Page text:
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A published Blueprint Definition cannot be modified. But in case the configuration needs to be updated, you can publish the Blueprint Definition under a new Version number and use that one.

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All Blueprint Definition Versions are stored as individual objects that can be used in assignments later. The different versions are visible on the “Published Versions” tab of the Blueprint Definition. From here, versions that are not used anymore can be deleted.

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Remember: Until now, we only created a Blueprint Definition. For now, it has no effect on anything because it has not been assigned yet. But we take care about that in the next section of this post.

Blueprint Assignment

Now let’s assign a Blueprint to a subscription to setup our environment.

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Depending on the initial Management Group assignment of the Blueprint Definition, your Blueprint can be assigned to the Subscription (or multiple Subscriptions) below the initially selected Management Group.

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Depending on the configuration of the Blueprint definition, you need to specify values for parameters. If you hardcoded some values in the definition, they will be shown but are grayed out.

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Now let’s hit “Assign” to assign the Blueprint. You can now see the configured assignment and its status. Depending on the complexity of the Blueprint Definition, it can take a while until the status changes from “Waiting” to “Deploying” and (hopefully) “Succeeded”. By clicking on “View Assignment Details” you get some more insights of what happened in the background.

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You can also lock a Blueprint Assignment. This is useful if you want to persist the consistency you get by using Blueprints. Imagine someone has “Owner” permissions on a Resource Group or Subscription. This would allow him to manage all resources and configurations and remove any configured restrictions and guidelines set by the Blueprint Assignment. To make sure this does not happen, locks can be applied to all resources of a Blueprint definition (there is only all or nothing for now). Locks can have 3 states:

  • Not locked
  • Read only (non-Resource Groups) > Resource CANNOT be changed and CANNOT be deleted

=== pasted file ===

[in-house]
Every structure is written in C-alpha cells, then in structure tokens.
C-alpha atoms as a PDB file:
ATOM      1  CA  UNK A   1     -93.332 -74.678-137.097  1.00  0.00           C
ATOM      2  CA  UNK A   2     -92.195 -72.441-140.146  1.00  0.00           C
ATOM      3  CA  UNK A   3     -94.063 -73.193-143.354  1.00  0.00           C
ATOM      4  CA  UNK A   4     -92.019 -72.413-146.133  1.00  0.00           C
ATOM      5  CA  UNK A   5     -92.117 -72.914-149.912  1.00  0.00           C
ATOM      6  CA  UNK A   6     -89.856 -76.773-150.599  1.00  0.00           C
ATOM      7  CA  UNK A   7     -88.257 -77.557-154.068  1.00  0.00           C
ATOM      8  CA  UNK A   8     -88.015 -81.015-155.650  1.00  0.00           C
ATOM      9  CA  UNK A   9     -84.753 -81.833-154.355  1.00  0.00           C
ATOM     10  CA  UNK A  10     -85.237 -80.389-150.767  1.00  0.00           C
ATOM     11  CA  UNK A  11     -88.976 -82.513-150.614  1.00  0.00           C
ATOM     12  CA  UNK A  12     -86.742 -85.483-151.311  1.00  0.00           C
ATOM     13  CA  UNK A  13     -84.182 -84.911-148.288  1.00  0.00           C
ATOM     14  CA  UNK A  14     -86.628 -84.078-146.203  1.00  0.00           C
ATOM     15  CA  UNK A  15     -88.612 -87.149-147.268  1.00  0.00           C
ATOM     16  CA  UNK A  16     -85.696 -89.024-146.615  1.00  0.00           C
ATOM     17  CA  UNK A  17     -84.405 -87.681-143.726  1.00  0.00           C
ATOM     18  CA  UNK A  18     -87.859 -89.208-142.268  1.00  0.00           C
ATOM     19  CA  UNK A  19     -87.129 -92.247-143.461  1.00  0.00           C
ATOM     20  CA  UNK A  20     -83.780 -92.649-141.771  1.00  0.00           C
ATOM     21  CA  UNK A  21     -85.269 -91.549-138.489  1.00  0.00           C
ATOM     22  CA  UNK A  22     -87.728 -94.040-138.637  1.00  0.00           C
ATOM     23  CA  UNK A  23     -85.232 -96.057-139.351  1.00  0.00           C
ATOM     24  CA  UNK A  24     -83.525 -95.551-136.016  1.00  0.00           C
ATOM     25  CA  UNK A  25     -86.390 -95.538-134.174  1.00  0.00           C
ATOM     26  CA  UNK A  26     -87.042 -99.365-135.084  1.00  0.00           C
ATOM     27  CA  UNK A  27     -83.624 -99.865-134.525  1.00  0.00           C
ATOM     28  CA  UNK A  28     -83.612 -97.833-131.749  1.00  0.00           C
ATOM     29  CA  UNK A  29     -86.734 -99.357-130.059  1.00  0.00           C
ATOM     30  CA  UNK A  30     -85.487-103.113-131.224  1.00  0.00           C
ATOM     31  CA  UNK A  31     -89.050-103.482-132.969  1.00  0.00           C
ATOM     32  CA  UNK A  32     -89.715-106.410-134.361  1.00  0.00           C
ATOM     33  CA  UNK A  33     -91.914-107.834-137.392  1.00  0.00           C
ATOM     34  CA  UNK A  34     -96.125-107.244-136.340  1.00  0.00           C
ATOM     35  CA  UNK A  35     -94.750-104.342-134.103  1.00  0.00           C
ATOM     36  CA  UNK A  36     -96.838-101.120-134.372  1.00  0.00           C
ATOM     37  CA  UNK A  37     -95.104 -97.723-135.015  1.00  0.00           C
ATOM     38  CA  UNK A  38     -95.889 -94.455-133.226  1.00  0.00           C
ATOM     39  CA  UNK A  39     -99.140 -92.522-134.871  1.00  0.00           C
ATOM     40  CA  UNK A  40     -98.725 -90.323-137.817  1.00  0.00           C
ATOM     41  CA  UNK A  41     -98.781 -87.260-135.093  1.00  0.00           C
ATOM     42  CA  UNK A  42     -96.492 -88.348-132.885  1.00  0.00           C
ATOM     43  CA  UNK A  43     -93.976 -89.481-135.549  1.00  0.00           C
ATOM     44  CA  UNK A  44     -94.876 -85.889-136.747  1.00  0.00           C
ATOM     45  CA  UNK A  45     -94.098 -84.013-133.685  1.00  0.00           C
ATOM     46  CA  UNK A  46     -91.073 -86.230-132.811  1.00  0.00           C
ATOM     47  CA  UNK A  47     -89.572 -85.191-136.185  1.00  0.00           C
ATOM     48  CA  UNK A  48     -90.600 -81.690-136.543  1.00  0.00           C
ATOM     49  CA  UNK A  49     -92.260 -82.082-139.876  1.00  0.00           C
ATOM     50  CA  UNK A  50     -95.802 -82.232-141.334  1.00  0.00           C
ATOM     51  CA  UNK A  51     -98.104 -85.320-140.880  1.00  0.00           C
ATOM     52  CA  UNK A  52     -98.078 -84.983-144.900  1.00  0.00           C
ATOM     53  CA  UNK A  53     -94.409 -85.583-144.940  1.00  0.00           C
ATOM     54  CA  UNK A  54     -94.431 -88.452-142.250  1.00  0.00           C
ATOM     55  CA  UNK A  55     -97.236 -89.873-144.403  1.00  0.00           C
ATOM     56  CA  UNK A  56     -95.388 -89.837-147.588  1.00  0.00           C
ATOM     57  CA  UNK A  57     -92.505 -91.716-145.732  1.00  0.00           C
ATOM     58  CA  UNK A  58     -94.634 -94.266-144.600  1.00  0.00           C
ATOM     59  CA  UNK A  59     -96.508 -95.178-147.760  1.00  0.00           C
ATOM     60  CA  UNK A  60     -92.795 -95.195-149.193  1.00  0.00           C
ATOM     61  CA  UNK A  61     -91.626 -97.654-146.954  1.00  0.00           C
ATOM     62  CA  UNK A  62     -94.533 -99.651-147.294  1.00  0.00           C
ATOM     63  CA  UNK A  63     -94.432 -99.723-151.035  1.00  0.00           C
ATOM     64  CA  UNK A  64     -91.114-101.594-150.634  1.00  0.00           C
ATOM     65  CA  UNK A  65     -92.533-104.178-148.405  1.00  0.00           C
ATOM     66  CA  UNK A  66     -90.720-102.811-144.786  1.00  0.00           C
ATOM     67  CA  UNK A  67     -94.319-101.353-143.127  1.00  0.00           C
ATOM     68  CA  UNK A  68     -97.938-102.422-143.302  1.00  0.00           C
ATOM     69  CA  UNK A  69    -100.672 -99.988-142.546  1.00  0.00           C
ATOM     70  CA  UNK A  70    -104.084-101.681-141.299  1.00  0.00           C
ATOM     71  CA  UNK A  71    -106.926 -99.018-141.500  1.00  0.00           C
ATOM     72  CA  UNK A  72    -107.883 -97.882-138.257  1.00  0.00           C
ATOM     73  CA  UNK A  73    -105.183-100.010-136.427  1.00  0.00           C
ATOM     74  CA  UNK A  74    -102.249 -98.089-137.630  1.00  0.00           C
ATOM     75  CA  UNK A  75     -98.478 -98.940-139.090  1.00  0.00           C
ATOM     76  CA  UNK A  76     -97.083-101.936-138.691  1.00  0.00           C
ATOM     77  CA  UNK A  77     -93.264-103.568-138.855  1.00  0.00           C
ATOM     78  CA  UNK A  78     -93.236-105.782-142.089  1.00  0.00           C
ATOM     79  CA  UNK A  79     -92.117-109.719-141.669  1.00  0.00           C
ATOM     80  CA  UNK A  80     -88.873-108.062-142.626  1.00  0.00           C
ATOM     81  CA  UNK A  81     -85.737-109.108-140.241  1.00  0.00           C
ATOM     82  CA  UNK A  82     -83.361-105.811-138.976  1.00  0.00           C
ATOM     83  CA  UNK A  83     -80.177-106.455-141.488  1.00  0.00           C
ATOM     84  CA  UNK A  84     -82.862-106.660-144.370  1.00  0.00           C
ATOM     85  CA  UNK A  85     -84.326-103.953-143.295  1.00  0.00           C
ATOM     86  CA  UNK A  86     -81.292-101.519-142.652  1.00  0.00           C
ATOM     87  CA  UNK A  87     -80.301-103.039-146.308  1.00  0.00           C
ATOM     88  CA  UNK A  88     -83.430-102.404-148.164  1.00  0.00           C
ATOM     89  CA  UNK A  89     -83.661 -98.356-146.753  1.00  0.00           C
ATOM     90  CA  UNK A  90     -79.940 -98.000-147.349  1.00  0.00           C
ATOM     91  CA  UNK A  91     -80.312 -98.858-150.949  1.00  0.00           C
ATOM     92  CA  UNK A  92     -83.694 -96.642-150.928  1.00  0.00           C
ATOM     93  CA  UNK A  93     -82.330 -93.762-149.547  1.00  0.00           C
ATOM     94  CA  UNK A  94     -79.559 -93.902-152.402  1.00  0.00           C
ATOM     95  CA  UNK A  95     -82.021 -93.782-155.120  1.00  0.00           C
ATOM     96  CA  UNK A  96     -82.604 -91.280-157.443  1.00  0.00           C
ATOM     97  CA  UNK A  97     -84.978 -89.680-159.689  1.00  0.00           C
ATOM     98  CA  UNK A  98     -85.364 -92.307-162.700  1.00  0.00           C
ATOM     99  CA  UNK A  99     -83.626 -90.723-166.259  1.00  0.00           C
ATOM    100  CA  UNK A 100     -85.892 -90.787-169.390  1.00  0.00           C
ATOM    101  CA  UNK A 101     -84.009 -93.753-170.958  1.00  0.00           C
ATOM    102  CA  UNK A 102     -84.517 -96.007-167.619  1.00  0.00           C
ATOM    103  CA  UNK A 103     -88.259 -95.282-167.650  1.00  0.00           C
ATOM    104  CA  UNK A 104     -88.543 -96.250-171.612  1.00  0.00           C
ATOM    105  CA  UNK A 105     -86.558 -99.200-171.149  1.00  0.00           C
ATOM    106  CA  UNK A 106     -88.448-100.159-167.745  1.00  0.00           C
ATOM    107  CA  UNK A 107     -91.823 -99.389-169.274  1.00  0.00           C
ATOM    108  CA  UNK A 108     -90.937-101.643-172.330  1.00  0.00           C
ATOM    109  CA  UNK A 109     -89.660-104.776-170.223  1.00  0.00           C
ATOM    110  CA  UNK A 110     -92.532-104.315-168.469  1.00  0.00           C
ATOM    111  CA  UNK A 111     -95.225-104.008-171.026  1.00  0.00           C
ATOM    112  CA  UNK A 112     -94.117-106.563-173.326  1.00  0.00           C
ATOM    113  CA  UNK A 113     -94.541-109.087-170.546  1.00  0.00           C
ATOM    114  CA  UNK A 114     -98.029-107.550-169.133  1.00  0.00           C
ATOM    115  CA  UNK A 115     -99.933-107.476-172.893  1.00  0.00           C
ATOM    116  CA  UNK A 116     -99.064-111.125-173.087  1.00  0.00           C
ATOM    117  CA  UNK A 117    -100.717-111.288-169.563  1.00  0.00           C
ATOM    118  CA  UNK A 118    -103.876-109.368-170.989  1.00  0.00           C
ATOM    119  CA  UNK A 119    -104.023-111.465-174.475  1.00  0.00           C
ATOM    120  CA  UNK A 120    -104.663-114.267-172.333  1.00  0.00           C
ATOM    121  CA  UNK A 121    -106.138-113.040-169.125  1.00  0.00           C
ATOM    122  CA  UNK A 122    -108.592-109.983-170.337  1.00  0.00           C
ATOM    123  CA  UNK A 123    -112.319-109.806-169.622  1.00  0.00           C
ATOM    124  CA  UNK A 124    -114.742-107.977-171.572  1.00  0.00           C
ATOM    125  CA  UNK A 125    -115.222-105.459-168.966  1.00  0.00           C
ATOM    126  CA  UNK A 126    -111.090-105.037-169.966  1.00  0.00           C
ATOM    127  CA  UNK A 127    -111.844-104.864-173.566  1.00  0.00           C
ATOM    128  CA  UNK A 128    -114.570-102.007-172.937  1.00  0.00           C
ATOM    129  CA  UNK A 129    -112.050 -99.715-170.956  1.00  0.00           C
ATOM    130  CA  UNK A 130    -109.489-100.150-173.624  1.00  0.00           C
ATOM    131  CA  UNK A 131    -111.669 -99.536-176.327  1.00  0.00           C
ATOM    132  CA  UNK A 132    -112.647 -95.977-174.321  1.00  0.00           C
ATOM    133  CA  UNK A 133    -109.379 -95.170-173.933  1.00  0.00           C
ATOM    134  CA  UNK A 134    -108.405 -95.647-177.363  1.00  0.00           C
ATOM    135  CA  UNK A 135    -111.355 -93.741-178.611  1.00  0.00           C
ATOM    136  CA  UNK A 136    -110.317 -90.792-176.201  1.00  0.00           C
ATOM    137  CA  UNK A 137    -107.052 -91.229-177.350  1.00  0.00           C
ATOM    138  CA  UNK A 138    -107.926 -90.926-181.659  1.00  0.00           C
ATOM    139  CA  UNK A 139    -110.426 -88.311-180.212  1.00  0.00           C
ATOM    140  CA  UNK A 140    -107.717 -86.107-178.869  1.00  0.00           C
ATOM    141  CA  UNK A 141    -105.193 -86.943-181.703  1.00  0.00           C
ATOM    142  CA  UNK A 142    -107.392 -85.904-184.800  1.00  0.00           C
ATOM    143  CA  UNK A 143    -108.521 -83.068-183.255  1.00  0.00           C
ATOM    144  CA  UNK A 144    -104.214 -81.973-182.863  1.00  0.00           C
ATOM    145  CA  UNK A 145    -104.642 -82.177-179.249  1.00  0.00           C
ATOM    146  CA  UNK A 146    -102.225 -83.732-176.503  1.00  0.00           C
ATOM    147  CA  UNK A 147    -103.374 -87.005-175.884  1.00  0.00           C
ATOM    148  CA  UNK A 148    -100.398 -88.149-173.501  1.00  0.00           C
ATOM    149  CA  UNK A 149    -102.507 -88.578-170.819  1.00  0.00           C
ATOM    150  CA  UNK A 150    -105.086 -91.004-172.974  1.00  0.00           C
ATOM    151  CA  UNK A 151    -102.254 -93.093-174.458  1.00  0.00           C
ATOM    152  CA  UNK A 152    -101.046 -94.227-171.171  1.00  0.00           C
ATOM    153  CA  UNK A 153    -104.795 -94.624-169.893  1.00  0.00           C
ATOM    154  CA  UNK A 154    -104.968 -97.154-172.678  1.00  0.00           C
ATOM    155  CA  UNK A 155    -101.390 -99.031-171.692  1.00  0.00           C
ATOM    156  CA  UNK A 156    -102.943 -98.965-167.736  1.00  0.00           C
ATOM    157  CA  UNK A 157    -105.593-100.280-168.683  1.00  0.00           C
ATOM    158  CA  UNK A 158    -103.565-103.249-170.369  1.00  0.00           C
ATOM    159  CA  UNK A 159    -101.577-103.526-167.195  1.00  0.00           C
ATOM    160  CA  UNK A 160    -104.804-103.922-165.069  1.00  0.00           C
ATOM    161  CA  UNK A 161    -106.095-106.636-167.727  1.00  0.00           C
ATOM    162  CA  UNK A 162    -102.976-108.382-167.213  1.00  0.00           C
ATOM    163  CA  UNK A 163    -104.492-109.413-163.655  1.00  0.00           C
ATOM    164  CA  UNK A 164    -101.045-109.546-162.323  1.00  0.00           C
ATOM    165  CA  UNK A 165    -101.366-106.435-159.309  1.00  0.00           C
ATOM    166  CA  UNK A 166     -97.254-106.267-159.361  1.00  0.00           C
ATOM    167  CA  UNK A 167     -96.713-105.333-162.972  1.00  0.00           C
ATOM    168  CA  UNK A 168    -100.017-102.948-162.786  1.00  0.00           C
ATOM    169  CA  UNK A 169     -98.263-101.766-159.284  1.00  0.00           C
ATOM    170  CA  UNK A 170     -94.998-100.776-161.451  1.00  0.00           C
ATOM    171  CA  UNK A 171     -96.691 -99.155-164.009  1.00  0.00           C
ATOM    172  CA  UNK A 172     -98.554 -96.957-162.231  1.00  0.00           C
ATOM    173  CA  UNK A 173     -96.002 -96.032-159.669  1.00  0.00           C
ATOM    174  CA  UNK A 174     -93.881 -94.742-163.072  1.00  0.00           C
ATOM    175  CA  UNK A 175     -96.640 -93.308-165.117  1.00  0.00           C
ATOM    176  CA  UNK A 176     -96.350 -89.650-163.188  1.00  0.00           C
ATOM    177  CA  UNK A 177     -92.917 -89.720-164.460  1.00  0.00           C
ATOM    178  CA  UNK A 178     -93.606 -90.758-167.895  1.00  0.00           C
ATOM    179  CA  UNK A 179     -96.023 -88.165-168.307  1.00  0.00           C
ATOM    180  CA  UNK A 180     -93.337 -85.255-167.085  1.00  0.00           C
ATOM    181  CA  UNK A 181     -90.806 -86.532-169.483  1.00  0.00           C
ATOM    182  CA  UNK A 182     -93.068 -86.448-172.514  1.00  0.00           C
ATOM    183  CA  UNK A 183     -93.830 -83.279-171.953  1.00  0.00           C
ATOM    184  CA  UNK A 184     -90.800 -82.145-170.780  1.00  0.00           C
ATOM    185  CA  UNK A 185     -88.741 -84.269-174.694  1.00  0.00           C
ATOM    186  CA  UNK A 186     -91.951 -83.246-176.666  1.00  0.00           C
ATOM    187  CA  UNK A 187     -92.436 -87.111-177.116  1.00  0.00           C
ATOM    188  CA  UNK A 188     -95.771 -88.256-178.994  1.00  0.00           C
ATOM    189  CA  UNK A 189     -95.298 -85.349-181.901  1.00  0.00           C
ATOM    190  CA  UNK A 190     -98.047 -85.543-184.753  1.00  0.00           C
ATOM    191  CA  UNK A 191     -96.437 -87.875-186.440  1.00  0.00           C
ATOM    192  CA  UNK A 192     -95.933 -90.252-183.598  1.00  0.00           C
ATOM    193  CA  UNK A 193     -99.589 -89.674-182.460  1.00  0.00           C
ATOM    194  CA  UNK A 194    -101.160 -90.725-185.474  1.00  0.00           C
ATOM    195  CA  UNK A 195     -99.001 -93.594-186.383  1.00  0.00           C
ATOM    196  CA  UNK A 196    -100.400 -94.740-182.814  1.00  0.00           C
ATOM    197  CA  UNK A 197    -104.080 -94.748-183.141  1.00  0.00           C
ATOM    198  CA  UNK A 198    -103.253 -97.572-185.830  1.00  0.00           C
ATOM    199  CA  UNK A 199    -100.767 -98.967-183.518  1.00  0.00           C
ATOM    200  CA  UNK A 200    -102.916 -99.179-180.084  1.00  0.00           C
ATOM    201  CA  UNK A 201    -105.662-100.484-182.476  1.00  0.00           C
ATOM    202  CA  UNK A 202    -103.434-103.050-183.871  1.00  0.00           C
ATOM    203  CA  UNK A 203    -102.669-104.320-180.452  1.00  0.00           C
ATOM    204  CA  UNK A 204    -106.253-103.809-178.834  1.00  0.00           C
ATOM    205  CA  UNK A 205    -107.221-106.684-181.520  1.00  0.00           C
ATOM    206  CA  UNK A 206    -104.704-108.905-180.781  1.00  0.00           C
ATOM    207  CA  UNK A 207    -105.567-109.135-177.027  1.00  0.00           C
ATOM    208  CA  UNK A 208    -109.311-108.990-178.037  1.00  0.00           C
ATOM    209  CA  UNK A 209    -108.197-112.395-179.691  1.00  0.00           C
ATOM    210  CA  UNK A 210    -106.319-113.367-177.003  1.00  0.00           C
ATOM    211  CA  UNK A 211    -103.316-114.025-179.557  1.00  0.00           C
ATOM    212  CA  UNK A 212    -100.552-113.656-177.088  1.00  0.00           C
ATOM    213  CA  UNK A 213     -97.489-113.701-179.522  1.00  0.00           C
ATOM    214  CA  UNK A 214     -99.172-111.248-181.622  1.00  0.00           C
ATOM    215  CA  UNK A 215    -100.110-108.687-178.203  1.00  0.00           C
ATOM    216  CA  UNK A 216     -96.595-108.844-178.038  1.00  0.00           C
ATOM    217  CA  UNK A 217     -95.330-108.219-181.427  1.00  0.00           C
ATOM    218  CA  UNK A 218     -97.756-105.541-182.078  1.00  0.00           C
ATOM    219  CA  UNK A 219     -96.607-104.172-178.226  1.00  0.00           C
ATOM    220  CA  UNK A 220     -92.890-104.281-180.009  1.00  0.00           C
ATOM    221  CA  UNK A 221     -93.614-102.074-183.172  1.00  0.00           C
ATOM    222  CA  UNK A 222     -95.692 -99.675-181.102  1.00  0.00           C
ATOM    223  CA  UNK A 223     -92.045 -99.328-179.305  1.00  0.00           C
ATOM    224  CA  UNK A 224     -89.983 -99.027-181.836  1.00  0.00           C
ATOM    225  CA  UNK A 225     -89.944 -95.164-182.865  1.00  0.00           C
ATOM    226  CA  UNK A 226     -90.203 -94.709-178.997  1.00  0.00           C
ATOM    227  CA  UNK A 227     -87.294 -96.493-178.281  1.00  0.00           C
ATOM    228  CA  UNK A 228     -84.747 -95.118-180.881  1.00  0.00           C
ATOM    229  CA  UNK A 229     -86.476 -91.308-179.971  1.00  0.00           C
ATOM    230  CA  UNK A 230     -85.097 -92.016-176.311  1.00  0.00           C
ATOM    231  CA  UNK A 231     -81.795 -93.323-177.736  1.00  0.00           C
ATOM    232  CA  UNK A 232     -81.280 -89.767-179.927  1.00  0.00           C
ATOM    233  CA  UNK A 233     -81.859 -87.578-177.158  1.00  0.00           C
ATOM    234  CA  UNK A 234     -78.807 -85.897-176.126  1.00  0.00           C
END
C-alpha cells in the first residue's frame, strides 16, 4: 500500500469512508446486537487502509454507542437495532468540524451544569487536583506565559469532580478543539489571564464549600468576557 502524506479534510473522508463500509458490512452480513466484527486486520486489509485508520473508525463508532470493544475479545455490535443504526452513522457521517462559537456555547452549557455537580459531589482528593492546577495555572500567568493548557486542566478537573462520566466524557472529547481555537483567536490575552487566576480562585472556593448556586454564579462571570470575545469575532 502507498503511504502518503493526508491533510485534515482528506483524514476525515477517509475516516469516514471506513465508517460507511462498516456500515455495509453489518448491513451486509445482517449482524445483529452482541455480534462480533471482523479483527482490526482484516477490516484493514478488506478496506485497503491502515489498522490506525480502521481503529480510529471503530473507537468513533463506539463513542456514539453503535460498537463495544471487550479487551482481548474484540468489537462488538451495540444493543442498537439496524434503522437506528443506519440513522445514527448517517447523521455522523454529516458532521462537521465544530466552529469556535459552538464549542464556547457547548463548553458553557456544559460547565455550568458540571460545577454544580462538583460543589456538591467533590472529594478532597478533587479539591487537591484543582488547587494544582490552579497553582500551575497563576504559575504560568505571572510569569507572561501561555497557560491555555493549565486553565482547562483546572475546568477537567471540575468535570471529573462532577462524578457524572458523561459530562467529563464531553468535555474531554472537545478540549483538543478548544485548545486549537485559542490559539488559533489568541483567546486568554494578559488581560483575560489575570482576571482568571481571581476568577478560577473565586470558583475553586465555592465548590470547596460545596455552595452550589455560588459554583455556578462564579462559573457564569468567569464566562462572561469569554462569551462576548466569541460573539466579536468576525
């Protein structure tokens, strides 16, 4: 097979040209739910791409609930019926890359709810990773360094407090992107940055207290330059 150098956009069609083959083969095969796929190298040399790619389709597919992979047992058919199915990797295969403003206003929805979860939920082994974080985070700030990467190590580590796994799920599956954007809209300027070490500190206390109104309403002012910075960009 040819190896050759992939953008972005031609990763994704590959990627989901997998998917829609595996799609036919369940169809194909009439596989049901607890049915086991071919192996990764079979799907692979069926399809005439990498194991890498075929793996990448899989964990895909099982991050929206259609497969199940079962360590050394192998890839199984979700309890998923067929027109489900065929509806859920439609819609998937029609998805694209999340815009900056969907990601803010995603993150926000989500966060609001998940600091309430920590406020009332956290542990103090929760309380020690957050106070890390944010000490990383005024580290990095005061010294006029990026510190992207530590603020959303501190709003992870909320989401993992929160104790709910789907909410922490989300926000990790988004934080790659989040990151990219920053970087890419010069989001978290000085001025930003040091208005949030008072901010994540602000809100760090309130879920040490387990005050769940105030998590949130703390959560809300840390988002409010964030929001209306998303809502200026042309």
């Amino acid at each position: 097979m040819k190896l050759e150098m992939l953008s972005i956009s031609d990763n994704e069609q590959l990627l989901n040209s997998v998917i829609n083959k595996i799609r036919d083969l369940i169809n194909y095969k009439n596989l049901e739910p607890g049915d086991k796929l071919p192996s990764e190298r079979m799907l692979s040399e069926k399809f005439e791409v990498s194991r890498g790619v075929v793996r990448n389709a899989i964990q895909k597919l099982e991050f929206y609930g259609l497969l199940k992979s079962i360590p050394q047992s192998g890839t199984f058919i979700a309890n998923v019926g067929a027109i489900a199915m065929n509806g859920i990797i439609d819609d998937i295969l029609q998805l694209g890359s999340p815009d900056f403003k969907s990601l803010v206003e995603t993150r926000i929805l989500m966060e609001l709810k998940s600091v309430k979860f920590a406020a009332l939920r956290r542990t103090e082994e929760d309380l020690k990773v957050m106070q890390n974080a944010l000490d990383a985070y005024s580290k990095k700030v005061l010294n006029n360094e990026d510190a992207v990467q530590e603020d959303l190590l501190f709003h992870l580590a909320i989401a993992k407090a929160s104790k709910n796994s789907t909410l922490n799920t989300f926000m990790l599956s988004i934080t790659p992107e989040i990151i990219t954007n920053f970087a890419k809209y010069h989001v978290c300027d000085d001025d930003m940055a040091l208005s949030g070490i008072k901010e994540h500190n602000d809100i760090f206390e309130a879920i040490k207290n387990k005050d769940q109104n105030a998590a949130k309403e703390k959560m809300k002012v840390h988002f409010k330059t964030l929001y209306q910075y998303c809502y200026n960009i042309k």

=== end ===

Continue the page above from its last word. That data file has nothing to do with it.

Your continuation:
• Cannot Edit/Delete (Resource Groups) > Resource Group CANNOT be changed nor deleted, but Resources in the Resource Group CAN be created, edited and deleted

Once set by a Blueprint Assignment, these locks are mandatory and cannot be removed by anyone, not even by an “Owner”. The Resources can only be removed after the Blueprint Assignment has been removed.

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Blueprint Assignment Updates

In case you create new versions of a Blueprint definition, you can update an already existing assignment and change parameters as needed.

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It’s important to understand, how an assignment update works behind the scenes to make sure there are no unwanted modifications to the subscription.

  • Role Assignment
    • If something changes, a new role assignment is created. The existing role assignments are not modified and would need to be deleted manually.
    • If a role assignment is removed, nothing gets changed on subscription or resource group level.
  • Policy Assignment
    • If only parameter values are changed, the existing policy assignment is updated
    • If the policy definition is changed, a new policy assignment is created. The existing policy assignment is not modified and would need to be deleted manually.
    • If a policy assignment is removed completely, the existing policy assignment is not modified and needs to be deleted manually.
  • Azure Resource Manager Template
    • Every resource provider might handle this differently, so this needs detailed testing before re-assignment.

That’s it for a first overview. Azure Blueprints support you governing your Azure environment with minimal effort and allow you to make your cloud setups much faster. In a future post I will cover how Blueprint can be managed through the Azure REST API. Until then: happy blueprinting!

Cheers
Marcel